Dungan already has lightened his workload, doing just the 6 p.m. newscasts since July 19, his 30th anniversary at Channel 8. His successor, meteorologist and former Minnesota Twins pitching prospect Pete Delkus, joined the station in June 2005, with Dungan playing a key role in recruiting him. He came from WCPO-TV in Cincinnati, which offered Delkus a lifetime contract in a last ditch effort to keep him.

"So we had at least a year for what we call the anointing process," Dungan said. "This market does not take to newcomers very well."

For five months they tried a two-headed weatherman gambit, cross-talking throughout their 10 p.m. segments in an effort to accustom viewers to ringing out the old, ringing in the new.

"That was not our favorite thing," Dungan said. "We didn't mind working together, but every night at 6:30 we said, 'What the heck are we going to do tonight?' It was a bit awkward."

Delkus now is fully in charge of the latenight newscasts, with "Delkus Delivers" promos getting heavy play on Channel 8. Dungan is content to fade into the background and get home early. In retirement, he'll still have a 25-days-a-year deal with Channel 8 to "do whatever we decide," he said. That might include weather specials, filling in for Delkus on occasion and a return to the "Santa's Helpers" charity drive that he's spearheaded for much of his tenure at Channel 8. "Just something to kind of keep me in the mix," he said.

Dungan said he'll also be free to do "commercials, voiceovers and other projects they wouldn't let us do at Channel 8." He might try writing a book, too.

"It'll just be nice to have that freedom," he said, after weathering a career that began in 1958 at KWTX-TV in Waco.

"I think I've worked about enough. I've worked in parts of six decades. I must be pretty old."

The Belo guv debate: Self-serving or public service?

Are the powerbrokers at Belo Corp. playing monopoly with Friday night's one and only televised Texas gubernatorial debate?

Well, they're certainly playing hardball. But from this view, the bigger problems are the night, the format and the on-air exclusion of anyone not employed by Belo.

Here's the gist of "Belo's Rules for the Gubernatorial Debate," a document sent to various news outlets with an interest in the four-way face-off among Republican Gov. Rick Perry, Democrat Chris Bell and independents Carole Keeton Strayhorn and Kinky Friedman:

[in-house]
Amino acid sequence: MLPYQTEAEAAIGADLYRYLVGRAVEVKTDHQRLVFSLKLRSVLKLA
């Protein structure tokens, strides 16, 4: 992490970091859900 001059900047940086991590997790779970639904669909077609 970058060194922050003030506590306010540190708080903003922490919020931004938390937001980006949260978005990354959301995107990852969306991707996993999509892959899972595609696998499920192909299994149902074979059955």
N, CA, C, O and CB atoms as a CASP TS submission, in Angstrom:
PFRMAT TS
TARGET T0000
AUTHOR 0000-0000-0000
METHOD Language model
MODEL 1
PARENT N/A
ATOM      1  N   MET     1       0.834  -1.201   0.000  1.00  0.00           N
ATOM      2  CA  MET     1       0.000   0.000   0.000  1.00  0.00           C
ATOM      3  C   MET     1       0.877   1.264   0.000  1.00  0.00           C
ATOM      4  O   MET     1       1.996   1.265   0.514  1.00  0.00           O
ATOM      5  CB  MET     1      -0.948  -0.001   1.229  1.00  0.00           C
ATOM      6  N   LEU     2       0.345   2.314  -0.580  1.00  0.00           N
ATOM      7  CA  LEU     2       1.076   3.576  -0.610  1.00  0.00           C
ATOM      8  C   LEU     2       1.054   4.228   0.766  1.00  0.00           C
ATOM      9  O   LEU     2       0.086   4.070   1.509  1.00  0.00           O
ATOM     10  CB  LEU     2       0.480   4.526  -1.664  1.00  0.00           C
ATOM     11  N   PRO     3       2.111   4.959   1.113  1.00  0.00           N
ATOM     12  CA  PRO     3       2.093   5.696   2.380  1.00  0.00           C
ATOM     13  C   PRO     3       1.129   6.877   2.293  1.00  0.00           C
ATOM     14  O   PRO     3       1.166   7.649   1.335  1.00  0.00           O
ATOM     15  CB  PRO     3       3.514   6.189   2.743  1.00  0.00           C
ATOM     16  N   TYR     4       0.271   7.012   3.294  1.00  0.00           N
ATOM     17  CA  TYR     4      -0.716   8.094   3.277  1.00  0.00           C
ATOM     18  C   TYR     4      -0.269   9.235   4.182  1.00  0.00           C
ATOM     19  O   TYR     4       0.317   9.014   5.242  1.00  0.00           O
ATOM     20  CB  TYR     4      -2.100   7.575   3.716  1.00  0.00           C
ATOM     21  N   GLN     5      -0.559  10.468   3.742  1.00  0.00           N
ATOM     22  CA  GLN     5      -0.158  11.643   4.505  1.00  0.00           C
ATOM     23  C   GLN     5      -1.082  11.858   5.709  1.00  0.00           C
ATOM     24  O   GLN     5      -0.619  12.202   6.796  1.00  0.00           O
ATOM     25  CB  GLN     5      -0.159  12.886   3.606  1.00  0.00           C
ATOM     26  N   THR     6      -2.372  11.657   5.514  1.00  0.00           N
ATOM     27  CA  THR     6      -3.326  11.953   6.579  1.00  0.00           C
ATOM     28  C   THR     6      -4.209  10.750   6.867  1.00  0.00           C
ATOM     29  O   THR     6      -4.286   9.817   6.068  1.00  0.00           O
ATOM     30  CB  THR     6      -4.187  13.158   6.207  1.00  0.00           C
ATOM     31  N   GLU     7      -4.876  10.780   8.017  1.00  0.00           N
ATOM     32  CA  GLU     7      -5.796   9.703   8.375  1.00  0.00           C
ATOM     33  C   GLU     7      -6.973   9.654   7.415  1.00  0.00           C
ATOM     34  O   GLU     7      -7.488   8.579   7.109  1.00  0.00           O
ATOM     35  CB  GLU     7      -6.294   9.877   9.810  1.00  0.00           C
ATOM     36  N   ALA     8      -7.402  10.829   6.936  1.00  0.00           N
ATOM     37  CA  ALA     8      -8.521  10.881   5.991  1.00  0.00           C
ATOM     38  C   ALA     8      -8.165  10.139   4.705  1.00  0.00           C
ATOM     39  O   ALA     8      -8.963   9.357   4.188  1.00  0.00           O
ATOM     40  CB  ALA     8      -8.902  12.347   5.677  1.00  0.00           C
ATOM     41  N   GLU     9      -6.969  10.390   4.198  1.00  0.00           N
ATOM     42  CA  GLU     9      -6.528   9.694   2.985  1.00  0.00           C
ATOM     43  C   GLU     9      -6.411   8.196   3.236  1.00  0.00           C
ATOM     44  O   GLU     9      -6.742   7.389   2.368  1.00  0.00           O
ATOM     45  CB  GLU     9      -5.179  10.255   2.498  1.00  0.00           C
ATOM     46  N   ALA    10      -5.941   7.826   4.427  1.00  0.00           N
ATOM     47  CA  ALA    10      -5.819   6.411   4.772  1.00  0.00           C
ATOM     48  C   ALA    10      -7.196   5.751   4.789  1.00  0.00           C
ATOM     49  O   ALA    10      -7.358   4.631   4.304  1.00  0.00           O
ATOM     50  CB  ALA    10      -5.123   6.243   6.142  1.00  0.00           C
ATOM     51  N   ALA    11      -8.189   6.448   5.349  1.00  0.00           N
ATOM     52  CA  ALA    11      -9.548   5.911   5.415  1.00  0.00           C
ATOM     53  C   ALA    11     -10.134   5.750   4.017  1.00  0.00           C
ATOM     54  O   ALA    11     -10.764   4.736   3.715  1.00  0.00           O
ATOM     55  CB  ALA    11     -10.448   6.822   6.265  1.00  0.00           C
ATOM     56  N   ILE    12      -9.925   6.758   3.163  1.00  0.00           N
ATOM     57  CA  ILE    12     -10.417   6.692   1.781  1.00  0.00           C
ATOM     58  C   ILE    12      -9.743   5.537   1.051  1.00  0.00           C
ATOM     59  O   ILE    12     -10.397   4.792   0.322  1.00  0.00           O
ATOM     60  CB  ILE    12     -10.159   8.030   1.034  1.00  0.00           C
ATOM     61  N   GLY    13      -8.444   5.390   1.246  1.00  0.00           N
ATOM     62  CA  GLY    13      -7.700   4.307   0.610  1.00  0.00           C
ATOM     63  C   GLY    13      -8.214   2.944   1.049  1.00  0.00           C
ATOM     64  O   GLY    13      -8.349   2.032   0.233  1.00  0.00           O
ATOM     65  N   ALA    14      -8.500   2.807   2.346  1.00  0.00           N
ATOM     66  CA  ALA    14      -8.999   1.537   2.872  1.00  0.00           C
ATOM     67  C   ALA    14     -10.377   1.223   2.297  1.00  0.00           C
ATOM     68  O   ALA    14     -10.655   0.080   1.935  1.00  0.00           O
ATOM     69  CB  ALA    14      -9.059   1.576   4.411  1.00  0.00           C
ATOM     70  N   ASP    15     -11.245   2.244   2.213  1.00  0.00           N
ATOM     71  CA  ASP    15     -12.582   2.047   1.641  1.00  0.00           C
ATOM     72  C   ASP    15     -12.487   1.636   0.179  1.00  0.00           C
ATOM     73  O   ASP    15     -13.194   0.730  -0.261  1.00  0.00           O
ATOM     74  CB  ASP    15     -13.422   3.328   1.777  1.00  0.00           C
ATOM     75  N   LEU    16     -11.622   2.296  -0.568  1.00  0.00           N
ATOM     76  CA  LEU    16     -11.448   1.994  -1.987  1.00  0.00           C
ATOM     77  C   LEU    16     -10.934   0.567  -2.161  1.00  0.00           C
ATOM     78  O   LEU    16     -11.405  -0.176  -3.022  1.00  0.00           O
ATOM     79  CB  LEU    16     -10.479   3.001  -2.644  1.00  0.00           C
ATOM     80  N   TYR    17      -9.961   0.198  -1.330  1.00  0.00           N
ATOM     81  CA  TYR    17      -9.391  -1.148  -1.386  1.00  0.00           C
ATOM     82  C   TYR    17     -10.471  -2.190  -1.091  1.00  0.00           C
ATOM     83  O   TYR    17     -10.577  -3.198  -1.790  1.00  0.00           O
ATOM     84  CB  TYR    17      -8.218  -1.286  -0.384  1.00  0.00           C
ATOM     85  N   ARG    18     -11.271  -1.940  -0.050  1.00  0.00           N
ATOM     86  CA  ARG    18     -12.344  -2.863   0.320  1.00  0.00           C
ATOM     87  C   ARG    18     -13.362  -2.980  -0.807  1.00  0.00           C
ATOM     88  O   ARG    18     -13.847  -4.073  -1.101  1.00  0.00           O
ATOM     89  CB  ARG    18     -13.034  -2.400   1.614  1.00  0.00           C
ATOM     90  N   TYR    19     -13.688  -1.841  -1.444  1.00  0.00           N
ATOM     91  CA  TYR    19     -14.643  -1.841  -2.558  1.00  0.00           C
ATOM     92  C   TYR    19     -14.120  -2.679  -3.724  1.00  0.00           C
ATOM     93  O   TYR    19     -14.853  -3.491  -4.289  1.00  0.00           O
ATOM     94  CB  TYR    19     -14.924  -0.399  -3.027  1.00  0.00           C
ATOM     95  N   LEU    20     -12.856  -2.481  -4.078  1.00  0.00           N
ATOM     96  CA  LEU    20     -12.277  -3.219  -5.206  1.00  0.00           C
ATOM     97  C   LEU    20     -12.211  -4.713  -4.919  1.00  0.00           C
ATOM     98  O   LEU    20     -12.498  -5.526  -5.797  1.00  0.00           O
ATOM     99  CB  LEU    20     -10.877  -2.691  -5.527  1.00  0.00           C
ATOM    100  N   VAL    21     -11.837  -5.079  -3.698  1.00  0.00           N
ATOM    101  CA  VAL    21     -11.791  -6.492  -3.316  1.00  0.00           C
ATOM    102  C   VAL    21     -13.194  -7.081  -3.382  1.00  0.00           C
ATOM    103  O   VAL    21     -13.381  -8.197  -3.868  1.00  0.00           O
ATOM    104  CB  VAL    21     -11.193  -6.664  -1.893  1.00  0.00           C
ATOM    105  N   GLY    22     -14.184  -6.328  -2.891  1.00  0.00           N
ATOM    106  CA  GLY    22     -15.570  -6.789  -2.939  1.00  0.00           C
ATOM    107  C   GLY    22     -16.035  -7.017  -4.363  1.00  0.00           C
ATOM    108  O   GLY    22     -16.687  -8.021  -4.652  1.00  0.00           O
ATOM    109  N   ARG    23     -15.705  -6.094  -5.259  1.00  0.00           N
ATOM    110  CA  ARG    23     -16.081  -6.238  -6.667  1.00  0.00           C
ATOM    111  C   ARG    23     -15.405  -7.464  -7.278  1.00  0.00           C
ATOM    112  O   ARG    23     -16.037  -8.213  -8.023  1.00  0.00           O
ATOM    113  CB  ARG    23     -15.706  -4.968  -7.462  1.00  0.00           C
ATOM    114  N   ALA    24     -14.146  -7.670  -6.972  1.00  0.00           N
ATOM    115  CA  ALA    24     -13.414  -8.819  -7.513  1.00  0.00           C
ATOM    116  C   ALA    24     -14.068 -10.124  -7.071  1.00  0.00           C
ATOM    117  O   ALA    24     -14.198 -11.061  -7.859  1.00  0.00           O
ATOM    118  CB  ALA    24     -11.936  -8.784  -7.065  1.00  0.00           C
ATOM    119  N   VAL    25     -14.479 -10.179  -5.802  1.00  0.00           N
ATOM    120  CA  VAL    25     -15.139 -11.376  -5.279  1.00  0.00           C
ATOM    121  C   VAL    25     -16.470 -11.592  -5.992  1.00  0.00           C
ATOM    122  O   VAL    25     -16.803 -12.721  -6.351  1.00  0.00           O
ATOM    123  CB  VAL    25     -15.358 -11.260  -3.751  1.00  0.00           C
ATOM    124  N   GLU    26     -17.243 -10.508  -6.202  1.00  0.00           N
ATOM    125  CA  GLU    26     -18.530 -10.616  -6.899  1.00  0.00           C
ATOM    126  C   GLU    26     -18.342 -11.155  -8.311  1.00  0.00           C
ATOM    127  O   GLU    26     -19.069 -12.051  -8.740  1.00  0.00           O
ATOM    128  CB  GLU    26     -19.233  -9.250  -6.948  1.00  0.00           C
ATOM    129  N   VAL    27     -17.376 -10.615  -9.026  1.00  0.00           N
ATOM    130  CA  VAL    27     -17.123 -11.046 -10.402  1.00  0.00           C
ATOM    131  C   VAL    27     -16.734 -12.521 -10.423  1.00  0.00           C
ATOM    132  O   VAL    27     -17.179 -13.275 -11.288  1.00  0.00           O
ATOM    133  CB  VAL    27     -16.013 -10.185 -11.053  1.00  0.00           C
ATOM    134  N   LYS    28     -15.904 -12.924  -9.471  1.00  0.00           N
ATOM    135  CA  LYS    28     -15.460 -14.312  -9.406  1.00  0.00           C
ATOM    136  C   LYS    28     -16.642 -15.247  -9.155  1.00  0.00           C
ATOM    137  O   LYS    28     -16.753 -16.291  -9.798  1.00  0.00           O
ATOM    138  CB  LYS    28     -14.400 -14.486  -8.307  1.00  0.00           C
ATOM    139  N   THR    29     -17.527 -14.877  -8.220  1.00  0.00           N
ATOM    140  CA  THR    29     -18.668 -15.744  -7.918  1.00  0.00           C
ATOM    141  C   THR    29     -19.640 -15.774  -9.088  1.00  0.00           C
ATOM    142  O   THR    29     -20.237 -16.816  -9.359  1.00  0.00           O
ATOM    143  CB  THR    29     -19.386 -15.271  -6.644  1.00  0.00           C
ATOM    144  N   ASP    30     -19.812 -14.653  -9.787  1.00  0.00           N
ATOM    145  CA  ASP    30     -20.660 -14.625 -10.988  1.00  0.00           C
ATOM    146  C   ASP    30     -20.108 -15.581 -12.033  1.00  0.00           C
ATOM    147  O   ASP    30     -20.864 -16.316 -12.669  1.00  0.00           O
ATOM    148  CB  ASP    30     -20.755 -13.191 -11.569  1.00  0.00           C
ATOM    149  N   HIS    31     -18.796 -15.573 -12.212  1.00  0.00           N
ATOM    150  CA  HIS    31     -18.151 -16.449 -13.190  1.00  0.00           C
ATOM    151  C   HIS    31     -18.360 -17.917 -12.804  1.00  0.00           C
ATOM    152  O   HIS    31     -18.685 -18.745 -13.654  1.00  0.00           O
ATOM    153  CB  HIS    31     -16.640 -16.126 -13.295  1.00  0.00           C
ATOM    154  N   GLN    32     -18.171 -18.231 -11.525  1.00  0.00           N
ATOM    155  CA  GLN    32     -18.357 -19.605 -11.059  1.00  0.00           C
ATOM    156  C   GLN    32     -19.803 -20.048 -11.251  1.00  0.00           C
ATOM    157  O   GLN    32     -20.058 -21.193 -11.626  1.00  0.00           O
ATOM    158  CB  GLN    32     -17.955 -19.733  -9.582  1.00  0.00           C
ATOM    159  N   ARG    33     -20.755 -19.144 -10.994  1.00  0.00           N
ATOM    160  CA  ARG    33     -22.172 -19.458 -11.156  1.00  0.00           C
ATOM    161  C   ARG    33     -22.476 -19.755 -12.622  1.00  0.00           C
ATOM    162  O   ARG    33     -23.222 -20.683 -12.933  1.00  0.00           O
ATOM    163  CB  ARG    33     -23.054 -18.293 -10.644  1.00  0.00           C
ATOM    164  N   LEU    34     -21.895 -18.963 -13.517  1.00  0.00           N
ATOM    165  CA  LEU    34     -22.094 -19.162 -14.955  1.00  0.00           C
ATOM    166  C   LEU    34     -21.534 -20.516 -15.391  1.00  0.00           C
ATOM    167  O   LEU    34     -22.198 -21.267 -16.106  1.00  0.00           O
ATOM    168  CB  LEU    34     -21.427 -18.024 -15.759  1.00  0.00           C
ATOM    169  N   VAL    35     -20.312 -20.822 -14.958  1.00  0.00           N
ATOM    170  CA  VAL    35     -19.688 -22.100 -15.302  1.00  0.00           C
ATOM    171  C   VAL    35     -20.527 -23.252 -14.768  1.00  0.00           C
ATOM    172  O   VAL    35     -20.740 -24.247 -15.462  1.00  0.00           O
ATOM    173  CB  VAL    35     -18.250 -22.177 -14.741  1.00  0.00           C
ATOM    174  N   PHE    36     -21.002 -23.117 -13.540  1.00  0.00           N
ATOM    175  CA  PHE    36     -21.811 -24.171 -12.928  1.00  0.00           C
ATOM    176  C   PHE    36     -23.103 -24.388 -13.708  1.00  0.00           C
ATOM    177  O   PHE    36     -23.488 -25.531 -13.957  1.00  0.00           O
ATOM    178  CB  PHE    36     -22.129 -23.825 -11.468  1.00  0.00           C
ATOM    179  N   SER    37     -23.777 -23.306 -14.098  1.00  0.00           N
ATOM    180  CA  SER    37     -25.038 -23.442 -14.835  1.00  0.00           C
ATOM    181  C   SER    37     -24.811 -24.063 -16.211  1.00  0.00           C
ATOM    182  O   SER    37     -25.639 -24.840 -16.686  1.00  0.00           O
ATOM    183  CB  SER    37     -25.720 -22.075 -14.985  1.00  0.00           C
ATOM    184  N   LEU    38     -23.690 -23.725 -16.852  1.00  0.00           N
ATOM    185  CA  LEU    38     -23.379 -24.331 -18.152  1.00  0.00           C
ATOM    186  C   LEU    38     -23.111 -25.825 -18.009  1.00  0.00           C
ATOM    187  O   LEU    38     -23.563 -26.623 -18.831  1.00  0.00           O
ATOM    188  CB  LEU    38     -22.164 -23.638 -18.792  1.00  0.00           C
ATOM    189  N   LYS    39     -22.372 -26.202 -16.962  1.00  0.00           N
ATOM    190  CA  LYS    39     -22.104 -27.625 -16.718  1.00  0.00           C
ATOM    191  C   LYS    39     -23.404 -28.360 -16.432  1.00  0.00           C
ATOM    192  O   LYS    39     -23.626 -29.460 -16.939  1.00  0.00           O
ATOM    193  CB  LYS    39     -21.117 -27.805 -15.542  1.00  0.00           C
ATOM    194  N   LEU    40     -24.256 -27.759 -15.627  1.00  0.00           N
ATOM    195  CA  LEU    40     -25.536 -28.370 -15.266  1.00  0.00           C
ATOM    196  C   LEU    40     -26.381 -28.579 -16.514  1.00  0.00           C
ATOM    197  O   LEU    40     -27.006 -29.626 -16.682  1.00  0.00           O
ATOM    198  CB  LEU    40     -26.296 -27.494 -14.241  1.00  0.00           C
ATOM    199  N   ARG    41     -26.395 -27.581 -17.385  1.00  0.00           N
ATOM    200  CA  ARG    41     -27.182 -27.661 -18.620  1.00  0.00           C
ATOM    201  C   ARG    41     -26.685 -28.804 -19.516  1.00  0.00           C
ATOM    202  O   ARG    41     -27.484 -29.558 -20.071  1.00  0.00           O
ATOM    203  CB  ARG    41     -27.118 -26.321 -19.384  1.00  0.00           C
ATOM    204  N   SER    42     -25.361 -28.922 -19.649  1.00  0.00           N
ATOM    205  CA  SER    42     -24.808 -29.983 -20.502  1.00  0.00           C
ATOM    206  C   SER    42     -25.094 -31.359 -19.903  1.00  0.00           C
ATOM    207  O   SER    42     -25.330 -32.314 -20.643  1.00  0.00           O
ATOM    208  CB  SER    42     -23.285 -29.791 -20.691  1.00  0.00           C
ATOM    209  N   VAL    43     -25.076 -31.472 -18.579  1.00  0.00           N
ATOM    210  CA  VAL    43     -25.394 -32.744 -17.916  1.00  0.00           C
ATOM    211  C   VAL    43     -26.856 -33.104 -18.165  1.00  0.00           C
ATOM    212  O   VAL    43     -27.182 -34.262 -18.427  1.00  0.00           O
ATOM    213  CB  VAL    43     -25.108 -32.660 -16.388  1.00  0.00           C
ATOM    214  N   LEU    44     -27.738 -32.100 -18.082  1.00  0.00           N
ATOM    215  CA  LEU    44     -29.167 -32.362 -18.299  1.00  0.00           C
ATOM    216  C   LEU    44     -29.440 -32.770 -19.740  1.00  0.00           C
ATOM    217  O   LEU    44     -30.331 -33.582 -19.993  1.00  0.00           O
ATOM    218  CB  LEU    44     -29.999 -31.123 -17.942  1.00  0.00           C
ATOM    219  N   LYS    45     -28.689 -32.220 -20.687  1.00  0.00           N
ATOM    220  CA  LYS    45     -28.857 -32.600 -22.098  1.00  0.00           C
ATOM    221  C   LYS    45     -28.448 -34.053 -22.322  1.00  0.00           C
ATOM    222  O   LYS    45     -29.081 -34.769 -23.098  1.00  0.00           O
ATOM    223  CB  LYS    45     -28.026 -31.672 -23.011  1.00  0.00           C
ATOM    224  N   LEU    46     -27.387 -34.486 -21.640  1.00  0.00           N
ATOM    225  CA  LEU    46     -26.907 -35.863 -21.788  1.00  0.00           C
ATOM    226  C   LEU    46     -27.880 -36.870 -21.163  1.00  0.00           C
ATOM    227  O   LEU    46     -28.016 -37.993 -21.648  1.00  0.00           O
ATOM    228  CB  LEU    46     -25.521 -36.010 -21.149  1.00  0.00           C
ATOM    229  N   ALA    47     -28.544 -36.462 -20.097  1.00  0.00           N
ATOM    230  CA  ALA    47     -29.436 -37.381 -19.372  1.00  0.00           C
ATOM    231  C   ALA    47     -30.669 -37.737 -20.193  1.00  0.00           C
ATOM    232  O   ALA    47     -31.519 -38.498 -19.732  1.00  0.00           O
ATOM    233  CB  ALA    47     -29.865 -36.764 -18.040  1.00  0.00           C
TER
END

1. No non-Belo stations in "Belo markets" (Dallas-Fort Worth, Houston, San Antonio, Austin) will be allowed to carry the debate live.
2. TV stations outside these markets can air the debate live, but can't stream it on their Web sites.
3. Spanish-language and PBS stations in Belo markets cannot carry the debate live, but can rebroadcast it later within a four-day window that will close at 8 p.m. Tuesday.
4. Radio stations in and outside Belo markets can air the debate live, but can't stream it on their Web sites.
5. All TV stations in Texas can air segments from the debate on their late night Friday newscasts.

This isn't the way it used to be done, although in practice not much will change in terms of the debate's overall TV and radio exposure. In recent years, gubernatorial debates were brokered by a consortium of Belo, PBS TV stations, the Texas Association of Broadcasters, the Texas State Radio Networks and Texas Monthly. That was the game plan again this year, with Thursday, Oct. 5 the original target date.

Then Belo stepped in and agreed to Perry's insistence that there be one debate only, and that it be scheduled on the eve of Saturday's Texas-Oklahoma game. Frankly, there's no use in having a debate without Perry, so he can pretty much call the tune.